Many materials, particularly high tech plastics and composites used in aircraft and boats, suffer from damage due to prolonged ultraviolet exposure. This damage may not be evident until the material has been seriously degraded to the point of failure.Researchers at Arizona State University have developed a simple and inexpensive method of measuring the cumulative UV dose at various points on the surface of a component (e.g. a wing or a hull). This new development is based on research in U.S. Patent Number 5,500,532 (1996) "Personal Electronic Dosimeter" conducted at ASU. It utilizes resistance change in photo-dissolvable metals. There need be no permanent electrical connection to the elements. Cumulative dose may be "read" by using a "reader" which contacts the element via electrical probes to detect the change in resistance that is then equated to dose. contactless resistance measurement via rf probing is also highly possible.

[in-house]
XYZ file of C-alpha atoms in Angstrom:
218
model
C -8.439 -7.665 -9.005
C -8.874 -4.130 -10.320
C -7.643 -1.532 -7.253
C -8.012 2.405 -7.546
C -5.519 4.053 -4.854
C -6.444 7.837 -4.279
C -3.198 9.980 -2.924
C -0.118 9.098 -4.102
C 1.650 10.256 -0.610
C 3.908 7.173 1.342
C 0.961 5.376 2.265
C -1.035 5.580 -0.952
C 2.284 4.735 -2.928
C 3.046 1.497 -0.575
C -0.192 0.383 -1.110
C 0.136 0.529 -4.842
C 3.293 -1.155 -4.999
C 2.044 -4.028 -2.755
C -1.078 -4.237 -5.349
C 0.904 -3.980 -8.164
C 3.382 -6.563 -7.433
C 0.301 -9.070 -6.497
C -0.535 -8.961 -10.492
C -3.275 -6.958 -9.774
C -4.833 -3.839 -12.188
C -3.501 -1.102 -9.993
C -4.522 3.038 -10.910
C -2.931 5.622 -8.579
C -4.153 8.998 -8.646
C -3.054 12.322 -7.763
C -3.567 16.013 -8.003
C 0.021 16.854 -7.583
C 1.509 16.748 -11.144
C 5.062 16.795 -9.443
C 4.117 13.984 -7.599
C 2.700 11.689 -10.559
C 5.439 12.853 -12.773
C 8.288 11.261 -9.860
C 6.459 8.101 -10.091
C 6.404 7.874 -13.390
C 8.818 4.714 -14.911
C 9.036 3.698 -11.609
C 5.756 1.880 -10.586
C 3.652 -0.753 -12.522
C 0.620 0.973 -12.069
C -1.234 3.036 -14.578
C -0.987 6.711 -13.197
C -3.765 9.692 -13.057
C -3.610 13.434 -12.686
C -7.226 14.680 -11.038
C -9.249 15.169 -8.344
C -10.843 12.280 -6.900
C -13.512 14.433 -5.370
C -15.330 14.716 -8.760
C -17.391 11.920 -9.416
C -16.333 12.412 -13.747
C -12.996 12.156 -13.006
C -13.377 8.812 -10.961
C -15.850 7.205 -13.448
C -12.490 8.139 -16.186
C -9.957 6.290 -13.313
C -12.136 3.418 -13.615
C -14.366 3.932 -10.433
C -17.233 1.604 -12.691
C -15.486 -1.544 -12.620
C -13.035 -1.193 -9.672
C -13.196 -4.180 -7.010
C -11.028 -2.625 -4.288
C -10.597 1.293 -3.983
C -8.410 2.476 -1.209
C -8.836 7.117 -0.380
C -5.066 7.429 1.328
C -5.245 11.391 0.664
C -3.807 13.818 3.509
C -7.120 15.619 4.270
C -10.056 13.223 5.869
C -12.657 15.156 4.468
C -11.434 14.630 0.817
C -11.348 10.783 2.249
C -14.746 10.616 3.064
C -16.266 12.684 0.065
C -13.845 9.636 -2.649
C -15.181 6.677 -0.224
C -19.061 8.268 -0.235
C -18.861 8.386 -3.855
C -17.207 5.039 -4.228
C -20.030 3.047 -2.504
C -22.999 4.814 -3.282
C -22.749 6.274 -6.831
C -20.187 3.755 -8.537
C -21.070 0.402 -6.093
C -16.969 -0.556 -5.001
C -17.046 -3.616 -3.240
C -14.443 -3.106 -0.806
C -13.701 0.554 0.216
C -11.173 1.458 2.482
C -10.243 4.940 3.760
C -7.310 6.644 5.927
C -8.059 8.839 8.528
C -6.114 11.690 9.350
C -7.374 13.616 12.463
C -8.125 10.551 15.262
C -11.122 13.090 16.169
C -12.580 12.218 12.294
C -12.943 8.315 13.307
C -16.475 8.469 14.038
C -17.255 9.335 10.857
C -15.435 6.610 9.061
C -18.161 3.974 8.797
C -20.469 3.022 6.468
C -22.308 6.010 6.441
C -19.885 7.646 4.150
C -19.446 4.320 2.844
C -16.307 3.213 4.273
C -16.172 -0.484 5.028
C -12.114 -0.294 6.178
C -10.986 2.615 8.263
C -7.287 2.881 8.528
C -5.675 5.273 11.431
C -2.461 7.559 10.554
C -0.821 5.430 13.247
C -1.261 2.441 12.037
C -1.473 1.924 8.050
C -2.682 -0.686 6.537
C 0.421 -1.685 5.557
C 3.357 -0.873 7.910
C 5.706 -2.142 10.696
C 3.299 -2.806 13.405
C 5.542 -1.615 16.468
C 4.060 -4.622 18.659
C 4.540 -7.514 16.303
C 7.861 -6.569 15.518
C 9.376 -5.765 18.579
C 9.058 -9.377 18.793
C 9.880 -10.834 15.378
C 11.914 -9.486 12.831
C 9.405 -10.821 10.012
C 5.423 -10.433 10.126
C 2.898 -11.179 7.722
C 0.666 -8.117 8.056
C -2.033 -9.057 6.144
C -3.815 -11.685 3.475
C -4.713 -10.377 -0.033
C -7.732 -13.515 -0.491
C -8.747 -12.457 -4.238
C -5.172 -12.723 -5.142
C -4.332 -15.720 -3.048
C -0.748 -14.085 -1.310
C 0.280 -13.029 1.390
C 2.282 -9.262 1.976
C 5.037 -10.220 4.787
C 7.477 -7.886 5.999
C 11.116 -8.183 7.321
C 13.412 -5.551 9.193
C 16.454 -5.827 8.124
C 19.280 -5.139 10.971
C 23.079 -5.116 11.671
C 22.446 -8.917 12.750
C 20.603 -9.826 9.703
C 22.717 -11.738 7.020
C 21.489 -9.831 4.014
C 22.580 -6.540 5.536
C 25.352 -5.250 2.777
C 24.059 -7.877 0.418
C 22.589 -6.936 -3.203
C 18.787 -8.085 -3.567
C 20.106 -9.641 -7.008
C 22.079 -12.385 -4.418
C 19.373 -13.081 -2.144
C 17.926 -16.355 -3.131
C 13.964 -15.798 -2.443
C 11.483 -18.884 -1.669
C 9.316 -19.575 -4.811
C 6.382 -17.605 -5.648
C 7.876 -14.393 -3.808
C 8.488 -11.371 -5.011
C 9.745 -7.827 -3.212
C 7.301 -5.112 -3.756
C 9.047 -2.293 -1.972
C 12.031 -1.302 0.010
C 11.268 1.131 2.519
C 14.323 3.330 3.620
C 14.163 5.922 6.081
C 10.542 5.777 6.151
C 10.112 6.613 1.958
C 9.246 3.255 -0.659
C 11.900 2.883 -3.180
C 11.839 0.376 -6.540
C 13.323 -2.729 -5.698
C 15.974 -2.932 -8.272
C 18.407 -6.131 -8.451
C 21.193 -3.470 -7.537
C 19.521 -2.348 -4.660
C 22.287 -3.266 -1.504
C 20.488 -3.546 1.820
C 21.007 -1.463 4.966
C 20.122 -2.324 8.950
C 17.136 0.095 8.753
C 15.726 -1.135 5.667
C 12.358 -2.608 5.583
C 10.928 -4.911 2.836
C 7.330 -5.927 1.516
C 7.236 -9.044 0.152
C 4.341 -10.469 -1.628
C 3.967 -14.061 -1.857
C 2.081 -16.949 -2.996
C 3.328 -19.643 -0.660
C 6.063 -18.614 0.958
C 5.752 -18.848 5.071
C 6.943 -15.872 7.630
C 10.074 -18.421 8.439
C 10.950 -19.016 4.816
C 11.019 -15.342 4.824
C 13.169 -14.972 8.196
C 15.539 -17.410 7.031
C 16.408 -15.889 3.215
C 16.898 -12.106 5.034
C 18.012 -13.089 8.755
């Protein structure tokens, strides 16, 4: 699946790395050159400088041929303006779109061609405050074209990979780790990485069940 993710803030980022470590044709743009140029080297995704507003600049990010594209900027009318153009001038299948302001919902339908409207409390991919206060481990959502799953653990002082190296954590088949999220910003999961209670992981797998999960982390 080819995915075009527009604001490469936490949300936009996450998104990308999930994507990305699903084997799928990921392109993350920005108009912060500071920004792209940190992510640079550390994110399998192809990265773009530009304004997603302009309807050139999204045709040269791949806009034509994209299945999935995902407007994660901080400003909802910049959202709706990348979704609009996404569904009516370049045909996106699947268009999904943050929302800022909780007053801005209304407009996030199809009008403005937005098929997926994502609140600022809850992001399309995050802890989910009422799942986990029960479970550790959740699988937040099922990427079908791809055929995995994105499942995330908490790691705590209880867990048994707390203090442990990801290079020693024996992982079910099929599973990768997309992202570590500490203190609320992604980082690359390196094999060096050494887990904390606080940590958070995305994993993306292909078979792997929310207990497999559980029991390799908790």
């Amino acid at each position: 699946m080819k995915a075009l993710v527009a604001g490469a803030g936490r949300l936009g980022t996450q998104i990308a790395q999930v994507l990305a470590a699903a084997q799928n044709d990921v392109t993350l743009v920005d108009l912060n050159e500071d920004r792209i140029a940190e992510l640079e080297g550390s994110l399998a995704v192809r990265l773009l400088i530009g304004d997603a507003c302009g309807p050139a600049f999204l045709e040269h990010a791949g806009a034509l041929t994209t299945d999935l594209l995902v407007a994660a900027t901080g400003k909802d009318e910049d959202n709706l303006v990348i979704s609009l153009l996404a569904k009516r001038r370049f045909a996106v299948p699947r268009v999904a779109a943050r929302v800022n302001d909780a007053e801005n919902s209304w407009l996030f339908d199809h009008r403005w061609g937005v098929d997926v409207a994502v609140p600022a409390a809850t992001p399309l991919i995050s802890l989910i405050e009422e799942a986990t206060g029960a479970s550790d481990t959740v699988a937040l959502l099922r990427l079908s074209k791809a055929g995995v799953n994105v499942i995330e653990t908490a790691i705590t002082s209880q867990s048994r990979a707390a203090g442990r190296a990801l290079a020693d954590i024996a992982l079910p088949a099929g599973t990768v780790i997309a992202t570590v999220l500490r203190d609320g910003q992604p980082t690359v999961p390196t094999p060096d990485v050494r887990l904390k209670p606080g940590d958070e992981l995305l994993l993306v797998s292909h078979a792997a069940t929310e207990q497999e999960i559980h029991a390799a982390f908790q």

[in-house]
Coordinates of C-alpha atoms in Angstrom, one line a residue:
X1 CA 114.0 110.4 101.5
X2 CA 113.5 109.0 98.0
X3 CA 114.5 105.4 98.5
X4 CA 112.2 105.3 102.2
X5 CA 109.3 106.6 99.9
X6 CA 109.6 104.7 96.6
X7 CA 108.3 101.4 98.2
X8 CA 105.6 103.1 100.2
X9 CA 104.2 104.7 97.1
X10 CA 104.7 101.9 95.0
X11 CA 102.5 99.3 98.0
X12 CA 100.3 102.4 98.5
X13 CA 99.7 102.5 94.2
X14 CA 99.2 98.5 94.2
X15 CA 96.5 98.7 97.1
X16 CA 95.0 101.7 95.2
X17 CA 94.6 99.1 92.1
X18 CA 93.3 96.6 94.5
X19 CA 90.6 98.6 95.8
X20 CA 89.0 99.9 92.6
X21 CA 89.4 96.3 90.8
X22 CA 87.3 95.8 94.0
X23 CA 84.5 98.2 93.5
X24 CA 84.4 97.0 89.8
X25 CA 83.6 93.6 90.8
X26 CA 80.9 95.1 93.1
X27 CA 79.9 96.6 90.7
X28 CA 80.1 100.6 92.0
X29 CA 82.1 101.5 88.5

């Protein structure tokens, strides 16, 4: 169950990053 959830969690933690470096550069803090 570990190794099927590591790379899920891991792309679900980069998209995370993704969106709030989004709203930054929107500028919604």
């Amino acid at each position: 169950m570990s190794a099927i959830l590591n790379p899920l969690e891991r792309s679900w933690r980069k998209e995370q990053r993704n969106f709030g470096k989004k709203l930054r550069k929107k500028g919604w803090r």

|Original language||English (US)|
|Publication status||Published - Jun 4 2001|